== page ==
Girl On Fire

Rhonda and Chris swayed together in the middle of the softly-lit bedroom, his hands across her hips. Neither danced well, but their movements were effortless and graceful. Chris found himself unable to look away from Rhonda’s face.

A few feet away, Rhonda’s phonograph whirled as it played “Like a Bandaid On a Bullethole.” She bought the vinyl album a couple of days before, hoping it would unlock more secret rooms in her heart. For the longest time, she kept the rooms locked; in time, she forgot they existed. When she looked at Chris, she found herself mentally flinging all the doors in her heart open. For the first time, she wanted to throw them open.

Over the last months, Rhonda took the time to make the room her own again. All the past relics slowly diminished and disappeared until one morning, she awoke to realize that the space was now entirely hers. Her grandfather’s table, the lamp she made, now entwined with fairy lights, and her wall of hats, each of these things shouted her singular name.

When Chris asked her if she wanted to go on a date, she said, “No. Come over. We’ll cook together, drink some coffee, have a glass of wine, and laugh.” Chris laughed and said he’d like nothing better. And the night had unfolded as effortlessly as one between two close friends. They made pasta, each contributing to the messy process and both doing the dishes afterward. They discovered that they already had a shorthand for movement.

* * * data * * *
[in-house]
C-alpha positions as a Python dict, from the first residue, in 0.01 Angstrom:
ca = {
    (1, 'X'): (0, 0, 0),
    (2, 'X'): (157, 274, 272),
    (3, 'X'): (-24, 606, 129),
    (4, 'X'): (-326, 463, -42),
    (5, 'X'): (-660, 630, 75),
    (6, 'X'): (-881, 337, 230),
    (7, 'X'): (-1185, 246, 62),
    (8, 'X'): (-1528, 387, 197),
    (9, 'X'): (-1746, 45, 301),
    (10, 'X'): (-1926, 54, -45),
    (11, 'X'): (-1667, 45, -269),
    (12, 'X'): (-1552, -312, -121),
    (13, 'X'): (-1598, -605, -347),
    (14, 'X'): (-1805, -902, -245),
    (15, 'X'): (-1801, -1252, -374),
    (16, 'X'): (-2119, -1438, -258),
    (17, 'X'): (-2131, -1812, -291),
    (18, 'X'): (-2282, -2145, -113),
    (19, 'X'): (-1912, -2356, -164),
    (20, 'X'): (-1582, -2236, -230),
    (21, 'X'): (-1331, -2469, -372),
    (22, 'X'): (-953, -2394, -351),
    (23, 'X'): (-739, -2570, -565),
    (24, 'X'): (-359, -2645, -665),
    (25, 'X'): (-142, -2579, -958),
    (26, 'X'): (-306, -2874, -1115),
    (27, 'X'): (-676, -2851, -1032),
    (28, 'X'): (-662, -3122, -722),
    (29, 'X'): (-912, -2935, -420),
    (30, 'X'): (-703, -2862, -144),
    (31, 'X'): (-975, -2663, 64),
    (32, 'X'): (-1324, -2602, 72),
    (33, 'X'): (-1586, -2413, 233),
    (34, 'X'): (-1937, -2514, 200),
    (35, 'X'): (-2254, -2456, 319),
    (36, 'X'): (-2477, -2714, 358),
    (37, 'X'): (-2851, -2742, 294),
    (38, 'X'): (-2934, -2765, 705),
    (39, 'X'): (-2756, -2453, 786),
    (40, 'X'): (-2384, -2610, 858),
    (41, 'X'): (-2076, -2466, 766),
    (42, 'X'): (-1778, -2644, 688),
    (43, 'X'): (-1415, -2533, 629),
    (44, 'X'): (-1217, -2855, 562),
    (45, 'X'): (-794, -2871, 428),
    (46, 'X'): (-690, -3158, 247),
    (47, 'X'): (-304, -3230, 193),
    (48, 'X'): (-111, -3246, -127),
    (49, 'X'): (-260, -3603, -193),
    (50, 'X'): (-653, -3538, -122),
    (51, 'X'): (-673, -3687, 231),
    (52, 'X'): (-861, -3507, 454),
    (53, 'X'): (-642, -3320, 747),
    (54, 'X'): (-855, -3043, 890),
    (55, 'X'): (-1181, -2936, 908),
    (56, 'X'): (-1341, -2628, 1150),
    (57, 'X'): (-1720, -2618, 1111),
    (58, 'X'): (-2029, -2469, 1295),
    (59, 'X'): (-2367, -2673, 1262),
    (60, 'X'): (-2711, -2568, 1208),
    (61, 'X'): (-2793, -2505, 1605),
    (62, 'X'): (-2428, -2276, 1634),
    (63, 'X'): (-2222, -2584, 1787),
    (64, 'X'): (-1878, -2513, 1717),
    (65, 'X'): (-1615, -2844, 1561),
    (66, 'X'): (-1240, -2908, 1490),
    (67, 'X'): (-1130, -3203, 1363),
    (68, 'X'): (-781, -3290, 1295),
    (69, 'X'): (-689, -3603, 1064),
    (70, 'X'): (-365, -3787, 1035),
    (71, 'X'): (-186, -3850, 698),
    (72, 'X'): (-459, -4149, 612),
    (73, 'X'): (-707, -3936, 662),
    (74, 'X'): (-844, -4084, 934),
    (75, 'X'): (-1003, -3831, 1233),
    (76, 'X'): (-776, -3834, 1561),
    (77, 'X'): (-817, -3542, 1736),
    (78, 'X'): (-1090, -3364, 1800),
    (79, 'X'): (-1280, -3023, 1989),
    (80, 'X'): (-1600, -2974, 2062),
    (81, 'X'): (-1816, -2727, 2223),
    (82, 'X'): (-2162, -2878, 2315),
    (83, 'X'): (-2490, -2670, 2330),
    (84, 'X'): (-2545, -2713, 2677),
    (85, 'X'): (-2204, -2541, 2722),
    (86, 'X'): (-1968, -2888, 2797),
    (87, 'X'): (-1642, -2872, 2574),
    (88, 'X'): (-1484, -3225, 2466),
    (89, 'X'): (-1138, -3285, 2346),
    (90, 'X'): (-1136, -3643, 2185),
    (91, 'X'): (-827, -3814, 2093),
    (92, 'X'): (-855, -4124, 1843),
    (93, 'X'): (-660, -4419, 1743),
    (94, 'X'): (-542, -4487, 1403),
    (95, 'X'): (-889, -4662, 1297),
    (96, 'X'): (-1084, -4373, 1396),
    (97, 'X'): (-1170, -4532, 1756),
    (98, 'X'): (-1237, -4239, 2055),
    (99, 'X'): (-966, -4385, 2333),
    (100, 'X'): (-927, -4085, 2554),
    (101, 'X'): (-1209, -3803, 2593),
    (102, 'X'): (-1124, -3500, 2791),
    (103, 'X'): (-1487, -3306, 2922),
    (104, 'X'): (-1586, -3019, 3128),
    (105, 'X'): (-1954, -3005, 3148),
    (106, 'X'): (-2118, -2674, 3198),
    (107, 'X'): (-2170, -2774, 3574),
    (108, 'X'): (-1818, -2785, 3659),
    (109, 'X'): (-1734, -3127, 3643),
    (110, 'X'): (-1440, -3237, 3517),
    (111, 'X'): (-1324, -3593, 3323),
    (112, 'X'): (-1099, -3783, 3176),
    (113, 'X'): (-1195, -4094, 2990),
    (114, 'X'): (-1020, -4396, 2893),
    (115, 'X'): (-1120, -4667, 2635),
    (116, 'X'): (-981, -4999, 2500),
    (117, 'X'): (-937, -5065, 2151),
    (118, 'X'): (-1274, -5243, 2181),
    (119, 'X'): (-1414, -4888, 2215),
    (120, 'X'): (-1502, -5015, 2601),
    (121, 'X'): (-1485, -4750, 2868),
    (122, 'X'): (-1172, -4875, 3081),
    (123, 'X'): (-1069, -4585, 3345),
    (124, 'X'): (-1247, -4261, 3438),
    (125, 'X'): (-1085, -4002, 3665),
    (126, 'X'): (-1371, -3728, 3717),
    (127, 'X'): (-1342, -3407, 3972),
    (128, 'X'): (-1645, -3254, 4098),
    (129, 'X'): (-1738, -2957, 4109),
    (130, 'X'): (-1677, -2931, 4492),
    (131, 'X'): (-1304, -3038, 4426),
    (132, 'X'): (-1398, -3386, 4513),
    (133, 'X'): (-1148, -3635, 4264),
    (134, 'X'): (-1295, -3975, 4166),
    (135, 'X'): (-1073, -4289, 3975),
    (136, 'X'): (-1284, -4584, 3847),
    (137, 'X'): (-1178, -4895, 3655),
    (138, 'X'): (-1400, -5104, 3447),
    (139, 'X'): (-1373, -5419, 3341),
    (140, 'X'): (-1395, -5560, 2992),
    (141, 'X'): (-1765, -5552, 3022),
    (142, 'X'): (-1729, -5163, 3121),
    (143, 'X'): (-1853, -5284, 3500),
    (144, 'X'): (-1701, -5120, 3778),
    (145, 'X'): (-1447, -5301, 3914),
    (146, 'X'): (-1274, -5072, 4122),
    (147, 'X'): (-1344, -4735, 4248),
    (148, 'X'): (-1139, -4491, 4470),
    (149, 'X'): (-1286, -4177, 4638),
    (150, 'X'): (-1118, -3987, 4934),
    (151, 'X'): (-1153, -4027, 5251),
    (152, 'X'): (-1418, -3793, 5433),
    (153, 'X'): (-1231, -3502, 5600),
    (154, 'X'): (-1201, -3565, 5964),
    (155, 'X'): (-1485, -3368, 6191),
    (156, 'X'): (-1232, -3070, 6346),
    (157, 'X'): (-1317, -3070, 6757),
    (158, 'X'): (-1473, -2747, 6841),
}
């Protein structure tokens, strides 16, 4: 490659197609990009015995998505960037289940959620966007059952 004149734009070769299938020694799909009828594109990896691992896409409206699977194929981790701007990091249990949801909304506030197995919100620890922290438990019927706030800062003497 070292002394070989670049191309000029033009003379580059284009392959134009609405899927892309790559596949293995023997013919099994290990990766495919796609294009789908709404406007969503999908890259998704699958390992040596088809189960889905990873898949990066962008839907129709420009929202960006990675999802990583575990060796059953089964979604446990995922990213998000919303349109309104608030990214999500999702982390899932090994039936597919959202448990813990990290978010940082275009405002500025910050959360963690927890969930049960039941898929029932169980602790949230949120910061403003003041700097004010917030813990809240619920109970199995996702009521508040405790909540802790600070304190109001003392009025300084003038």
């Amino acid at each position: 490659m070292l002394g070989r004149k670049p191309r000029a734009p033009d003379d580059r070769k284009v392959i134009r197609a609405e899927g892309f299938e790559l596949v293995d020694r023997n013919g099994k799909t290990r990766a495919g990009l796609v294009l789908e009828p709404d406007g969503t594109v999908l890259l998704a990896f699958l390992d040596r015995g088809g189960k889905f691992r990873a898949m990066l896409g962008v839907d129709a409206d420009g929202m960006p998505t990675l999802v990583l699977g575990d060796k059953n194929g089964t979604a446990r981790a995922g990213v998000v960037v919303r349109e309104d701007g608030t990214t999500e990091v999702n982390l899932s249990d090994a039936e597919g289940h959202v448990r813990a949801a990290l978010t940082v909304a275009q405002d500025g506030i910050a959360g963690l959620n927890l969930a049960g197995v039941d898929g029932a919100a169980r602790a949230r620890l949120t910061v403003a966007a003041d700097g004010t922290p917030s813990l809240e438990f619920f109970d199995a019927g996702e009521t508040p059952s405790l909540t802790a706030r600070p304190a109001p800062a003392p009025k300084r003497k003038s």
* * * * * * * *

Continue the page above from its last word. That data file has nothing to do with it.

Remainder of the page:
Rhonda took the time to explain her aloofness and reluctance. To her surprise, Chris already knew. “Hurt creates space,” he told her. They looked at each other, smiling, knowing they just had an entire conversation in one sentence.

They sat at the kitchen table, the most unromantic of places, and drank a cup of coffee. Both felt as if they’d done so a thousand times before. Their eyes danced and queried each other as they sipped. Rhonda got up from the table and reached over for his cup, placing both cups in the sink. She reached out with her right hand for Chris to give her his hand. She led him through the living room into her bedroom. She stepped away and placed the needle on the vinyl album. Music flooded the room.

Neither spoke as Chris stepped toward her, already swaying.

As the song ended and the scratchy interim played, “Me On Whiskey” began to play. Rhonda nodded at Chris, who bent his head to kiss her for the first time.

In this new room, surrounded by a new life, and more importantly, new hope. And they danced, in all the ways that two people discovering each other do.

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